- Ensure a robust human rights component in the new mission. In addition to serious human rights violations in the context of law enforcement operations, the SPLA and other southern security forces have also been responsible for brutally cracking down on communities supposed to be linked to political opponents of the ruling Sudan People's Liberation Movement (SPLM), particularly after the April 2010 elections and in the current climate of insurgencies. Human Rights Watch has documented many such cases against the minority Shilluk population, for example, because of its ethnic links to an opposition political party. We have also received reports of harassment and arrests of journalists and other opponents of the ruling party.
Two decades after Somalis started to flee the brutal conflict in their country, Kenya is now home to just under 400,000 registered Somali refugees and probably an equal number who have not registered. Since January this year, around 10,000 refugees have arrived every month. Eighty percent of the refugees are women and children.
Just under 350,000 Somali refugees now live in the world's largest refugee settlement, made up of three overcrowded refugee camps near the town of Dadaab in north-east Kenya, originally designed to shelter 90,000 people. Although a new camp, Ifo II, is ready to receive up to 80,000 refugees from the other three camps, the Kenyan authorities refuse to allow the office of the United Nations High Commissioner for Refugees (UNHCR) to transfer refugees to help ease overcrowding, citing national security reasons. Since early 2007 hundreds of thousands of Somalis are likely to have made their way to Kenya's capital of Nairobi, where less than 50,000 have been able to register as refugees due to the limited capacity of the government and UNHCR.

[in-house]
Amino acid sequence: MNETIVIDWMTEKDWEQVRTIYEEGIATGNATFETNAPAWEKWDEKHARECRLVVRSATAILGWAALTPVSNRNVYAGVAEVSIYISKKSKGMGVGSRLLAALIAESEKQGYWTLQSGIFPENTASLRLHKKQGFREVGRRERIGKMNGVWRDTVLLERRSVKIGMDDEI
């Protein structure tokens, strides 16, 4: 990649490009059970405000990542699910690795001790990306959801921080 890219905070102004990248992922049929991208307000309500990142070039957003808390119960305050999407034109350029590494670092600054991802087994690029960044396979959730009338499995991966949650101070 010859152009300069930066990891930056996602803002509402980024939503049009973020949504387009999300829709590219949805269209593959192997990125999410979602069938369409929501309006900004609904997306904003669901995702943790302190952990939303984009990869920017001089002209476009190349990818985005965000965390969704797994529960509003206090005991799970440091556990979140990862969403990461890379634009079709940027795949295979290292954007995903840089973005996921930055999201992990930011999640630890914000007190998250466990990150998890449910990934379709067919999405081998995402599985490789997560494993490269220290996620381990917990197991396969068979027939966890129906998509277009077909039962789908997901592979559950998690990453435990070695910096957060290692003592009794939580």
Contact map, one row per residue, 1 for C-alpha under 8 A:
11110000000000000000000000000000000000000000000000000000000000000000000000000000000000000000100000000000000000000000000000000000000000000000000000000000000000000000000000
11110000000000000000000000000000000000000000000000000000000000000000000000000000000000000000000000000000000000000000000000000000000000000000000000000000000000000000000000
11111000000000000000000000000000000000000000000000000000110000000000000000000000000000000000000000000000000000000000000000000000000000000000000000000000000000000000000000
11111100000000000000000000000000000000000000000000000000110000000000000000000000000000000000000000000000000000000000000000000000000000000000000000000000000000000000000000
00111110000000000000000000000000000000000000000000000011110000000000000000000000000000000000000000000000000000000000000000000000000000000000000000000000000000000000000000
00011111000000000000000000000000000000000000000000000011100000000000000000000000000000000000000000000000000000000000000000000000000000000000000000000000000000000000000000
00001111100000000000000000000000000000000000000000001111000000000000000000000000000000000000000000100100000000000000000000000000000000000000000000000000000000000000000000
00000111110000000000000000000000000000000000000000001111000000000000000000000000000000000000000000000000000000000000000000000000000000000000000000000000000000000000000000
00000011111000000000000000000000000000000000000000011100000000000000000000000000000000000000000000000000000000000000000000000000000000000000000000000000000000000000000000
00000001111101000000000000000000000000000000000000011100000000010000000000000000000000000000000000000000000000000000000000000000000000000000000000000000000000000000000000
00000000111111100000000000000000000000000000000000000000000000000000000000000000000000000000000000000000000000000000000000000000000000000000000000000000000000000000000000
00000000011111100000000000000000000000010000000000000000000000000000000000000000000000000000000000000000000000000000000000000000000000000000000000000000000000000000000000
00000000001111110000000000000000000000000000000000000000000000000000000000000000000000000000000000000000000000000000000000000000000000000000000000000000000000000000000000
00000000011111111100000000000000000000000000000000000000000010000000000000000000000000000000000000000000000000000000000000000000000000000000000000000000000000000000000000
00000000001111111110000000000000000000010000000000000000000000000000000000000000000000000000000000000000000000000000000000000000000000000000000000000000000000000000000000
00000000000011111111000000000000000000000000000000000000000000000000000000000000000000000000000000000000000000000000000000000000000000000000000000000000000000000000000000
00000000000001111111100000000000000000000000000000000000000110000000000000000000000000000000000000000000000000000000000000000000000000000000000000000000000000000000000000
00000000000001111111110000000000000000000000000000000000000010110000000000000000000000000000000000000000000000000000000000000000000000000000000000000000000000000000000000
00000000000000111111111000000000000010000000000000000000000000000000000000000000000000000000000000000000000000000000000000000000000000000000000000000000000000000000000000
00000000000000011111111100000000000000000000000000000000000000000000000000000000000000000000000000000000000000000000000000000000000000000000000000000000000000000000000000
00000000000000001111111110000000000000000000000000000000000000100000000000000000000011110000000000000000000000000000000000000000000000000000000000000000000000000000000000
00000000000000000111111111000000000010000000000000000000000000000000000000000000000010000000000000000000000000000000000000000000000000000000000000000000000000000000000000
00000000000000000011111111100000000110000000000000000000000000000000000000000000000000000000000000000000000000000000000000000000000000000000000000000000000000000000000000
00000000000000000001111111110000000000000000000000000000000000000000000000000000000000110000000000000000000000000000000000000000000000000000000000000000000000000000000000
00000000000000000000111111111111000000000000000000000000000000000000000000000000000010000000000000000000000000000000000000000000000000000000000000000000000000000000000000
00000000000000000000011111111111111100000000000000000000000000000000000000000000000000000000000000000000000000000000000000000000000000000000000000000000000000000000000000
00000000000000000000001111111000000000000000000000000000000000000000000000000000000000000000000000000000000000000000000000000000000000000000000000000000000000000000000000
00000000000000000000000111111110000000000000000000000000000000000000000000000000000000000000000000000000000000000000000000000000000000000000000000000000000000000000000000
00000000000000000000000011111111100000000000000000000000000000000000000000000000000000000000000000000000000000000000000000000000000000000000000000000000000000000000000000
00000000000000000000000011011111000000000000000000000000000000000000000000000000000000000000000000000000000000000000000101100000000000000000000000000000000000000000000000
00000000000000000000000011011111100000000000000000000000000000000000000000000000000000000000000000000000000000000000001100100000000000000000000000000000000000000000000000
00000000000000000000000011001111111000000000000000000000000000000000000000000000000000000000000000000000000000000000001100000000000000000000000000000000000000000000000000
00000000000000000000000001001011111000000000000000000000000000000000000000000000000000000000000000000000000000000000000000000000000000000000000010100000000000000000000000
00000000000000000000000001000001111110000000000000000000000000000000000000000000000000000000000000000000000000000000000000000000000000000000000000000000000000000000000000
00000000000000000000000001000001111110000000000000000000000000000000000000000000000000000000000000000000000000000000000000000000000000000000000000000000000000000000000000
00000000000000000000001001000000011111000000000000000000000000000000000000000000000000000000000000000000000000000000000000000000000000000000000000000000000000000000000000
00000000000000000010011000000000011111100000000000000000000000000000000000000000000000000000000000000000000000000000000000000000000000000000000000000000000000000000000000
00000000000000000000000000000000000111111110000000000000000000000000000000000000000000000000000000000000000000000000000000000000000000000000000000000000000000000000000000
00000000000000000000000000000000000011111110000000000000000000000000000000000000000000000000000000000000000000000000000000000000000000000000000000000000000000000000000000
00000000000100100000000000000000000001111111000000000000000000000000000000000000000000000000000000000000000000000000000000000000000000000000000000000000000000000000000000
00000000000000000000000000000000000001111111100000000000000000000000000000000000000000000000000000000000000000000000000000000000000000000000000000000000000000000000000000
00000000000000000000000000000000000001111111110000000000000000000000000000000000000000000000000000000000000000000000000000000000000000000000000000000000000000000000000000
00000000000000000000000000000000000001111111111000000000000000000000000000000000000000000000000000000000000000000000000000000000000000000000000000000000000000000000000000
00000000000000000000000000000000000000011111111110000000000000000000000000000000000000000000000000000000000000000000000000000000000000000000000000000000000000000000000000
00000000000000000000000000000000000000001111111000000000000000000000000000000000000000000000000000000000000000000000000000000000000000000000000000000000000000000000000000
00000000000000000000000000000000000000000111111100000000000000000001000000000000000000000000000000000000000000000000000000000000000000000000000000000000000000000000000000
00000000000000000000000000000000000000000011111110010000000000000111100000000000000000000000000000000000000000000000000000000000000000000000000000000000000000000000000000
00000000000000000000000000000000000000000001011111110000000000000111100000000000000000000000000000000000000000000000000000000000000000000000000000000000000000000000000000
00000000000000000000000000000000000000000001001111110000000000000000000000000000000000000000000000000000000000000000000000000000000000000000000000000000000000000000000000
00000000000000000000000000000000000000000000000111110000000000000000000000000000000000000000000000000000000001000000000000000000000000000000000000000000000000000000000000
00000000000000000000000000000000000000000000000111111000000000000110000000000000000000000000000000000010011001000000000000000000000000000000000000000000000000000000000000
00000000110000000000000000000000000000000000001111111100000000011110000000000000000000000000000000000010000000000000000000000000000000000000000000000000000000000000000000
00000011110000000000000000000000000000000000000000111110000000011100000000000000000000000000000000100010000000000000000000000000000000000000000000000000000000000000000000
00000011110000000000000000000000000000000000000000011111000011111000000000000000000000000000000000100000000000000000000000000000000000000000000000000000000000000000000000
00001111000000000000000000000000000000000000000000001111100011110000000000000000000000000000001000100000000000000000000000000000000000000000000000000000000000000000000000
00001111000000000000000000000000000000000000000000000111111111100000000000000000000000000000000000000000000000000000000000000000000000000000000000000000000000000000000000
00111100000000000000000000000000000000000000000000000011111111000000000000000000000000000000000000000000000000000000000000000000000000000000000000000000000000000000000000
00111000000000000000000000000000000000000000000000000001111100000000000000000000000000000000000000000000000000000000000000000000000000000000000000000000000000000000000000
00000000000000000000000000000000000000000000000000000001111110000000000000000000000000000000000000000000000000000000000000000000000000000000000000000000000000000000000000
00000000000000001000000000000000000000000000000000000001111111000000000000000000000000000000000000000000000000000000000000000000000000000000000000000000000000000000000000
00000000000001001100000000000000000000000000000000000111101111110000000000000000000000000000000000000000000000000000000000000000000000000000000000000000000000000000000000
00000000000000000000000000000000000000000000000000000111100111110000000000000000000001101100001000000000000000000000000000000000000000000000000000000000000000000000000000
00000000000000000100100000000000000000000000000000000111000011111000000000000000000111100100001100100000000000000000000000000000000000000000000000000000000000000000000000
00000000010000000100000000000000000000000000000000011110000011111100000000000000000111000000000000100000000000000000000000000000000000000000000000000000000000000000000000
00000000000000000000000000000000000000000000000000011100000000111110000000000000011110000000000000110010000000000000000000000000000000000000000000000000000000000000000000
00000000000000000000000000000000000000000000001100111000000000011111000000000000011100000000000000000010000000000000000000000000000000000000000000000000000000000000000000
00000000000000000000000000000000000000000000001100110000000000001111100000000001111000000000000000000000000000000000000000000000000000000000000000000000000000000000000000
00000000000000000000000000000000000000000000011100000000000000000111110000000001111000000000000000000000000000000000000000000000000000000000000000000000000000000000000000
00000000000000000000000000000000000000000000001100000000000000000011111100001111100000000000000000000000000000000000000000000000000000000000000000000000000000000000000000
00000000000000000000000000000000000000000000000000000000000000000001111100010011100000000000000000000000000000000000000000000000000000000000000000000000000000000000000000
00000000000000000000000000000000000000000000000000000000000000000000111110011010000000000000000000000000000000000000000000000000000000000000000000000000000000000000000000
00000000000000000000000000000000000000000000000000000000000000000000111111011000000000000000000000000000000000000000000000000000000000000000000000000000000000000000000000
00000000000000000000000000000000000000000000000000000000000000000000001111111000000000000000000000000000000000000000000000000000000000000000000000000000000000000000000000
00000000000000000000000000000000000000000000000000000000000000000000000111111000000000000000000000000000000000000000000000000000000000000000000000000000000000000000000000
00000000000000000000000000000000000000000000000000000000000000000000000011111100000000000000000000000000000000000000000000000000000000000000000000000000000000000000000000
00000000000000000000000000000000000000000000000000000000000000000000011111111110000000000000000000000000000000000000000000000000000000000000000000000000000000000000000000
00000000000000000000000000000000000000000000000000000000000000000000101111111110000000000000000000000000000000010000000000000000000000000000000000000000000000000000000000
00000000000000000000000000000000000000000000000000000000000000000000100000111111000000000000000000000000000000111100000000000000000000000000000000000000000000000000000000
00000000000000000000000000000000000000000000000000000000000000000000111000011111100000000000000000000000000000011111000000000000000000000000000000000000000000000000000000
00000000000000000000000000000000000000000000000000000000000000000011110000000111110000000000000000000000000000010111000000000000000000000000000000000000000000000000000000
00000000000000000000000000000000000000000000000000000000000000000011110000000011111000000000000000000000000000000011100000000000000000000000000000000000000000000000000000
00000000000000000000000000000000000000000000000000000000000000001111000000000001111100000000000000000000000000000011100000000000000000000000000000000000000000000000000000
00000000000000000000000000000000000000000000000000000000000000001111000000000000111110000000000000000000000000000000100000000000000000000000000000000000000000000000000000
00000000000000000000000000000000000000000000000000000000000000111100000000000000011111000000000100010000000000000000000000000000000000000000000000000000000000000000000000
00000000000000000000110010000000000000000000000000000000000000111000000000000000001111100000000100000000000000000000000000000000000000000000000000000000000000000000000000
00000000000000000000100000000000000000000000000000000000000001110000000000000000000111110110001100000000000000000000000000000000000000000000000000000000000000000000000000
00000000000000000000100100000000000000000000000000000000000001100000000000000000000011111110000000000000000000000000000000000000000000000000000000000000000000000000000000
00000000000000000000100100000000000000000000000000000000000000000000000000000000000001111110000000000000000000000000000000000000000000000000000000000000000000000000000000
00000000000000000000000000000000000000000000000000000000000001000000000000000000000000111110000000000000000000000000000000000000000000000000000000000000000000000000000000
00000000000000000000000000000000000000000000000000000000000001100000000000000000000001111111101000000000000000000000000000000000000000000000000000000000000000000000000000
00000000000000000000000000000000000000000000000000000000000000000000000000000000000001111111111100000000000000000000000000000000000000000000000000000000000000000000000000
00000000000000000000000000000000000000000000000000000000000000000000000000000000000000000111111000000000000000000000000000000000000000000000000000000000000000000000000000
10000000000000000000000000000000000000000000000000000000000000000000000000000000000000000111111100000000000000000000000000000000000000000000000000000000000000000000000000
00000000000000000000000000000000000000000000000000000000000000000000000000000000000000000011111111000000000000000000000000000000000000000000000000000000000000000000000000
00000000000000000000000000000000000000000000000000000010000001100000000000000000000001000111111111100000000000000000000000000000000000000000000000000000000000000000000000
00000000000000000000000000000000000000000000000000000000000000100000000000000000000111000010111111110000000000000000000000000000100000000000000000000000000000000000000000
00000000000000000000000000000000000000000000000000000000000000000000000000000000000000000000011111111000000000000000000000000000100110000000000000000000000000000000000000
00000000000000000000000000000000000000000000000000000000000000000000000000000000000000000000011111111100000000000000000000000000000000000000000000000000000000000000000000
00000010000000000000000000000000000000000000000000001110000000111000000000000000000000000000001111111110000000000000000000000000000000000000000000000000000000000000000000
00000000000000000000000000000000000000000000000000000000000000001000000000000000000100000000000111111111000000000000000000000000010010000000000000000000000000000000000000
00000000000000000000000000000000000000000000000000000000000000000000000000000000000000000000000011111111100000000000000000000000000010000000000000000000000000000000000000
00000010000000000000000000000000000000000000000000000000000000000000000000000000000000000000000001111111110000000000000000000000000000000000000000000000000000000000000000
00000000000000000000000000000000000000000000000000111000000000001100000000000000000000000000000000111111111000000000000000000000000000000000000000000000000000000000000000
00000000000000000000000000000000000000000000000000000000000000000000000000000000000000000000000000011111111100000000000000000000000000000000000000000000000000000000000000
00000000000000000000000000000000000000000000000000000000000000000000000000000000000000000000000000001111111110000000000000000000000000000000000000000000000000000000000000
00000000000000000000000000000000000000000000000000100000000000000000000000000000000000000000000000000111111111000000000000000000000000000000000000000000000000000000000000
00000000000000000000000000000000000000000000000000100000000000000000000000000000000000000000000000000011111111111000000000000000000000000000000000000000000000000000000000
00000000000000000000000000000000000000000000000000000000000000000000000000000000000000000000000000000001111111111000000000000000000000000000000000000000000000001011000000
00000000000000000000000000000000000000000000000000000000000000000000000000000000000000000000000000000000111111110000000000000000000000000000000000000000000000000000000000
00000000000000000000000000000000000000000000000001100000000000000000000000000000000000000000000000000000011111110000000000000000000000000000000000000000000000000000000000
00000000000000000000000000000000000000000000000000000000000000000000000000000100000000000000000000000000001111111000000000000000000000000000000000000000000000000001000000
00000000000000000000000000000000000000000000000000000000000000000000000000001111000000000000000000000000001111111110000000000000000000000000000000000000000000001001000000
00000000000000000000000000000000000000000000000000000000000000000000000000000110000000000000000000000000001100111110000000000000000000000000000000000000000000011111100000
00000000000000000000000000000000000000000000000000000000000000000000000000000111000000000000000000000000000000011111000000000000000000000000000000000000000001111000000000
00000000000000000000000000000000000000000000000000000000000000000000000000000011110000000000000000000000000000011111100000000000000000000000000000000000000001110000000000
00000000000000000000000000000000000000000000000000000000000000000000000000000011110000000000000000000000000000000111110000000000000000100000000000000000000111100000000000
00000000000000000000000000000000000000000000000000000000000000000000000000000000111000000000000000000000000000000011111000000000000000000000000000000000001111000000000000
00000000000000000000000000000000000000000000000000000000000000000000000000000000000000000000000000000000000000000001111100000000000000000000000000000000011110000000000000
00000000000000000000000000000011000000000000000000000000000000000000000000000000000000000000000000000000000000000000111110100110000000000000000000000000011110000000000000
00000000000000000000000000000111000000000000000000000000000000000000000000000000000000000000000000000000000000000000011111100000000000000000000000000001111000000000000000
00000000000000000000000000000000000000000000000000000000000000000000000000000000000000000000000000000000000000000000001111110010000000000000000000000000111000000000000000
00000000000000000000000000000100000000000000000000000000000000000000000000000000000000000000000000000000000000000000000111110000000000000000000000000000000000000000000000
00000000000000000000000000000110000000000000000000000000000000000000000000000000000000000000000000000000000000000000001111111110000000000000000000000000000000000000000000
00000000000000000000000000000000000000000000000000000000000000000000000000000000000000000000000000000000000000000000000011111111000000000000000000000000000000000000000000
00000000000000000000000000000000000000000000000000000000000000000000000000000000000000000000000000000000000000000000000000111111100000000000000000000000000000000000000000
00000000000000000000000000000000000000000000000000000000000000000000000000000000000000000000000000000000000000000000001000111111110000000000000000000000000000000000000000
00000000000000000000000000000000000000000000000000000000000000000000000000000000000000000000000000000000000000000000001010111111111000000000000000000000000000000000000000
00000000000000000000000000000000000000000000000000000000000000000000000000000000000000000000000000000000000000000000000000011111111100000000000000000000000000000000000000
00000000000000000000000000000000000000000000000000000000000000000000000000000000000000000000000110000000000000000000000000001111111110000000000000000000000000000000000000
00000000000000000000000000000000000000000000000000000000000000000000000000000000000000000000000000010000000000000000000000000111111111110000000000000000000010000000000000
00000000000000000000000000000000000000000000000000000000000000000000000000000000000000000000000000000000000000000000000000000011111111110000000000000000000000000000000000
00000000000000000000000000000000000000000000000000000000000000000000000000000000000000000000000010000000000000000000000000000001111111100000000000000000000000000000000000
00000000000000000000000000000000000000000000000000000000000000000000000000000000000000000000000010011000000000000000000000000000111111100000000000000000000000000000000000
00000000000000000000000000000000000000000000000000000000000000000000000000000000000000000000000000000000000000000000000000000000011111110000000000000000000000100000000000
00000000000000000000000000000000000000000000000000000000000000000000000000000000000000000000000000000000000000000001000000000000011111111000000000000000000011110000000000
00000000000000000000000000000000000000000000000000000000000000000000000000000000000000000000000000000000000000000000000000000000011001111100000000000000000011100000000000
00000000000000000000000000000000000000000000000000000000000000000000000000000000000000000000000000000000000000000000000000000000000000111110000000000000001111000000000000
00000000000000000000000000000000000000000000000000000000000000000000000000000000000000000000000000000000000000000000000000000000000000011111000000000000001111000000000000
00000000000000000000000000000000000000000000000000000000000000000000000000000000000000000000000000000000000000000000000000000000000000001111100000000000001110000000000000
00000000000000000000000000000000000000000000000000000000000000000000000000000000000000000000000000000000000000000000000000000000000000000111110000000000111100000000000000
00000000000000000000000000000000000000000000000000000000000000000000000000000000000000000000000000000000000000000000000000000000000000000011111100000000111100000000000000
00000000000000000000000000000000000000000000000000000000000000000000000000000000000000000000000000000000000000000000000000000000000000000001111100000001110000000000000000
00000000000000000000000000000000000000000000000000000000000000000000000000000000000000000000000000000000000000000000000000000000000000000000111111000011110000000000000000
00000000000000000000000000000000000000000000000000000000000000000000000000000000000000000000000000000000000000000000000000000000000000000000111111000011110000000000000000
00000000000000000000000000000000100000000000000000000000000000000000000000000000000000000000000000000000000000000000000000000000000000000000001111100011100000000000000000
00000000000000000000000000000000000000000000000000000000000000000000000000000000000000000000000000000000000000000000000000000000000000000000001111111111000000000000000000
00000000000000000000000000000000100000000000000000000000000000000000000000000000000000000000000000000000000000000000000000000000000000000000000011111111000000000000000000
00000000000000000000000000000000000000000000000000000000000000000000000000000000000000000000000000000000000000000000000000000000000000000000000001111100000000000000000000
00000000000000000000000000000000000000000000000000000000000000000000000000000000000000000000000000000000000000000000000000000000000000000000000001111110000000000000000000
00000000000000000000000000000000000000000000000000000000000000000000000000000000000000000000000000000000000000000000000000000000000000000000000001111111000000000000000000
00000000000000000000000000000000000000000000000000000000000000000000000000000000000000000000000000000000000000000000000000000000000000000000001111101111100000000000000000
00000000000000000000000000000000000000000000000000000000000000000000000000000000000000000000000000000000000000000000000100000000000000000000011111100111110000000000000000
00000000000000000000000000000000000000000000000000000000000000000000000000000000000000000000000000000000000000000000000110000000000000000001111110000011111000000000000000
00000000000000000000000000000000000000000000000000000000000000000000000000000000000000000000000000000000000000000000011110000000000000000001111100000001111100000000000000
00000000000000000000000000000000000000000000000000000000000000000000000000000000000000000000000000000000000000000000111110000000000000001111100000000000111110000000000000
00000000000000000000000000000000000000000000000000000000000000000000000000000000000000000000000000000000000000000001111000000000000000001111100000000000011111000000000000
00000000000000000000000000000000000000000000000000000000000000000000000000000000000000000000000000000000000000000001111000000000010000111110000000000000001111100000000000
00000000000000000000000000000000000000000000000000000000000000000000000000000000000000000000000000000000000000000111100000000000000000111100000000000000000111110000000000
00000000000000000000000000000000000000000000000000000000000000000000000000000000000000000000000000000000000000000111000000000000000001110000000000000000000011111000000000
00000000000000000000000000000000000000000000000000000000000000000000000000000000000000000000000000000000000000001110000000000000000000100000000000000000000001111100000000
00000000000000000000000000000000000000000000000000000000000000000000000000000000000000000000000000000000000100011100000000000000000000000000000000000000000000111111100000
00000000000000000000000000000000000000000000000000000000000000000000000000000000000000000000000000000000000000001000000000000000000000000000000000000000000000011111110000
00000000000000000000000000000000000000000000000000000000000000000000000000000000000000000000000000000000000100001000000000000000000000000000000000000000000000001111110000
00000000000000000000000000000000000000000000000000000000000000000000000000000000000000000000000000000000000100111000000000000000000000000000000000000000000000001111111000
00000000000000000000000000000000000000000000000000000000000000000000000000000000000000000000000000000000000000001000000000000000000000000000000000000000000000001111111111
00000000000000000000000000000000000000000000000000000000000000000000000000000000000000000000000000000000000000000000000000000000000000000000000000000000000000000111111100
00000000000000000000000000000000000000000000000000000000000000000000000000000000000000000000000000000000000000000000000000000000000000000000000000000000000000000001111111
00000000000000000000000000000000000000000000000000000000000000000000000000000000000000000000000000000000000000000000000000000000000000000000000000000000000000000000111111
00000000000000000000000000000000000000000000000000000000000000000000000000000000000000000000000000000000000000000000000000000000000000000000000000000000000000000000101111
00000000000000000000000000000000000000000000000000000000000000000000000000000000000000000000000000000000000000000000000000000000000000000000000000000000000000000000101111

In June 2010, Human Rights Watch documented widespread police abuses perpetrated against Somali asylum seekers as they cross from Somalia into Kenya and between the border and the town of Garissa, 180 kilometers away. Police intercept asylum seekers as they try to travel from the border to the camps, and often use violence, unlawful detention in appallingly overcrowded conditions, and threats of deportation to extort money from them. Some police officers rape women asylum seekers near the border with impunity. Kenyan authorities increasingly use anti-Somali political rhetoric, particularly after a Somali Islamist group's threat to attack the capital of Nairobi, which has helped justify the police's abusive behavior against Somalis.
Human Rights Watch also found that criminals intercept, rob, and rape asylum seekers as they try to reach the camps.
Throughout 2010 and the first few months of 2011, hundreds, if not thousands, of Somali asylum seekers unable to pay police bribes were unlawfully sent back to Somalia.
The systematic and widespread nature of the extortion racket and related abuses by police officers, as well as criminals attacking asylum seekers between the border and the camps, are a direct result of Kenya's four-year-old border closure and the related closure of a refugee transit centre in the Kenyan town of Liboi, 15 kilometers from the border. The transit centre previously served as a safe place where the vast majority of Somalis fleeing their country first sought refuge in Kenya and from where UNHCR transported them to the camps.
Kenya currently unlawfully confines refugees to the camps, denying them their freedom of movement and choice of residence, in contravention of human rights law and the 1951 Refugee Convention. Under this policy, police arrest registered refugees travelling without (and at times with) permission, extort money, and sometimes take them to court. Some are fined or sent to prison pending trial on charges of "unlawful presence" in Kenya. Many asylum seekers and refugees have no alternative but to pay their way out of the abuse and intimidation.